Today's post goes out by special request of @Los. He asks: That is a depressing thought! The good news is that your children will not be facing a world without snow, thought they almost certainly will live a much warmer world than you did. We live in warmer world than our grandparents did. Remember the prolonged cold of the winter of 2014-15? That used to be a typical winter a century ago. Though with increasing greenhouse gas emissions it's likely the changes over the next century with be even starker than that. It's important to remember that global climate change is indeed global, but not uniform. Climate changes are greater toward the poles, a process known as polar amplification. During warm periods, the temperature gradient between the poles and equator is reduced. You can see this in temperature trends to date. Although the warming is clearly amplified over the Arctic, it's not as clear what the winter temperature trend has been in New England over the more recent past. Note the very strong warming over the Arctic, but a noticeable cooling over Eurasia and central North America. There has been essentially no trend over New England. So what is going on? That's a controversial question. It seems to be clearly linked to systematically weaker Arctic polar vortex. As the Arctic warms, the vortex breaks down and cold air is no longer "locked" in the Arctic. It is free to spill down to mid-latitudes resulting in the more frequent cold air outbreaks over the continents. It may seem counter-intuitive, but a warming global climate may actually not (yet) be negatively effecting our winter winter here in New England. But why is this happening now? My favorite explanation is that it's all about the dramatic loss of Arctic sea ice, but the physical link between the loss of sea ice and weakening of the vortex remains to be clearly established. There are a number of contributing factors to the decline of sea ice, especially melting from below due to warm water transport into the Arctic Ocean. The science isn't quite there yet, and there is no guarantee that this recent trend continues.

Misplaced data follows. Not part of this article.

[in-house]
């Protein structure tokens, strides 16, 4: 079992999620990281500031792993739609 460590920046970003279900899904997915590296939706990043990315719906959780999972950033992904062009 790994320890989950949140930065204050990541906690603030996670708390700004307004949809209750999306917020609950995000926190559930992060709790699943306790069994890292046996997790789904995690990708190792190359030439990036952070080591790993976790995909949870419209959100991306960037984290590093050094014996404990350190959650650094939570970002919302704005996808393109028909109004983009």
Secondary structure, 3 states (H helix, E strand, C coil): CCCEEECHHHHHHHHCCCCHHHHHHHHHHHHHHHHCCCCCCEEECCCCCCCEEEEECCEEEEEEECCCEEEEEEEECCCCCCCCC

Feeling better yet? Unfortunately the mid-winter trends don't apply to the fall and spring shoulder season. There is very strong evidence that the duration of winter is shortening on both ends, even though the core of winter isn't changing much. Until about 15 years ago, this trend was largely being offset by an increase is snowmaking coverage resulting in ever longer ski seasons, but that is no longer the case. While snow guns are becoming much more efficient to operate, they haven't changed the basic underlying thermodynamics. Ski season is starting later and ending earlier., and this trend is expected to continue. The figure below shows the expected number of days with snowcover under two different emission scenarios according to a climate model. The model predicts the snow season to shorten by at least two weeks on each end. I hope this gives you a better idea of how climate change is likely to impact skiing in New England. Low-elevation ski areas, especially in southern New England are likely to suffer the most. The impacts will be most dramatic on their ability to open early season as warming temperatures make snowmaking temperature less certain in advance of the Christmas season. On the plus side, skiing at Jay Peak and Wildcat is likely to become significant more tolerable. Don't think the industry is in denial. Why do you think Les Otten has such a keen eye on the Balsams?

Weatherman

Weatherman

 

October regime change